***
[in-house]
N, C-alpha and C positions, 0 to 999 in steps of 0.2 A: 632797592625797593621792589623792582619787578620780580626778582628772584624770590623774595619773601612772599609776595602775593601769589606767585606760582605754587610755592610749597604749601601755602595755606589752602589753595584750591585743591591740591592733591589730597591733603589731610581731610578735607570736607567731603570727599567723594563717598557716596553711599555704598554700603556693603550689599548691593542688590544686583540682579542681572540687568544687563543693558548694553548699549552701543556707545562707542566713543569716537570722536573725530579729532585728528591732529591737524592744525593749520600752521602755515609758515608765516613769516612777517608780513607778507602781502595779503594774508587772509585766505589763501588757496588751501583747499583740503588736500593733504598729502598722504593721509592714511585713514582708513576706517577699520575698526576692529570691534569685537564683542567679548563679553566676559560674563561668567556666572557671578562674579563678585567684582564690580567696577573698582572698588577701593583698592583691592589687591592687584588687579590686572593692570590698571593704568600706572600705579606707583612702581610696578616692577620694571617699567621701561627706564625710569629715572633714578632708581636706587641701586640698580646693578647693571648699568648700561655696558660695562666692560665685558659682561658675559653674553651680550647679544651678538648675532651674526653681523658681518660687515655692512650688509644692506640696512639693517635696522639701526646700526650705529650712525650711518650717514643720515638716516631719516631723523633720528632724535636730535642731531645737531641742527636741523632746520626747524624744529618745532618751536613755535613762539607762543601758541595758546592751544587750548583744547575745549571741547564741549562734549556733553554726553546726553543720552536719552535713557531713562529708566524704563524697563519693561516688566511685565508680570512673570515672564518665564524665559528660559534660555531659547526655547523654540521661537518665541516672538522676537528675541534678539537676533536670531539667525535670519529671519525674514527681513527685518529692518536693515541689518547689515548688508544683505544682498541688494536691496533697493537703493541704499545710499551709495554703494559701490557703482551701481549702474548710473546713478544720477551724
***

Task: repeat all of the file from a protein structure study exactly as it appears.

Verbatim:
[in-house]
N, C-alpha and C positions, 0 to 999 in steps of 0.2 A: 632797592625797593621792589623792582619787578620780580626778582628772584624770590623774595619773601612772599609776595602775593601769589606767585606760582605754587610755592610749597604749601601755602595755606589752602589753595584750591585743591591740591592733591589730597591733603589731610581731610578735607570736607567731603570727599567723594563717598557716596553711599555704598554700603556693603550689599548691593542688590544686583540682579542681572540687568544687563543693558548694553548699549552701543556707545562707542566713543569716537570722536573725530579729532585728528591732529591737524592744525593749520600752521602755515609758515608765516613769516612777517608780513607778507602781502595779503594774508587772509585766505589763501588757496588751501583747499583740503588736500593733504598729502598722504593721509592714511585713514582708513576706517577699520575698526576692529570691534569685537564683542567679548563679553566676559560674563561668567556666572557671578562674579563678585567684582564690580567696577573698582572698588577701593583698592583691592589687591592687584588687579590686572593692570590698571593704568600706572600705579606707583612702581610696578616692577620694571617699567621701561627706564625710569629715572633714578632708581636706587641701586640698580646693578647693571648699568648700561655696558660695562666692560665685558659682561658675559653674553651680550647679544651678538648675532651674526653681523658681518660687515655692512650688509644692506640696512639693517635696522639701526646700526650705529650712525650711518650717514643720515638716516631719516631723523633720528632724535636730535642731531645737531641742527636741523632746520626747524624744529618745532618751536613755535613762539607762543601758541595758546592751544587750548583744547575745549571741547564741549562734549556733553554726553546726553543720552536719552535713557531713562529708566524704563524697563519693561516688566511685565508680570512673570515672564518665564524665559528660559534660555531659547526655547523654540521661537518665541516672538522676537528675541534678539537676533536670531539667525535670519529671519525674514527681513527685518529692518536693515541689518547689515548688508544683505544682498541688494536691496533697493537703493541704499545710499551709495554703494559701490557703482551701481549702474548710473546713478544720477551724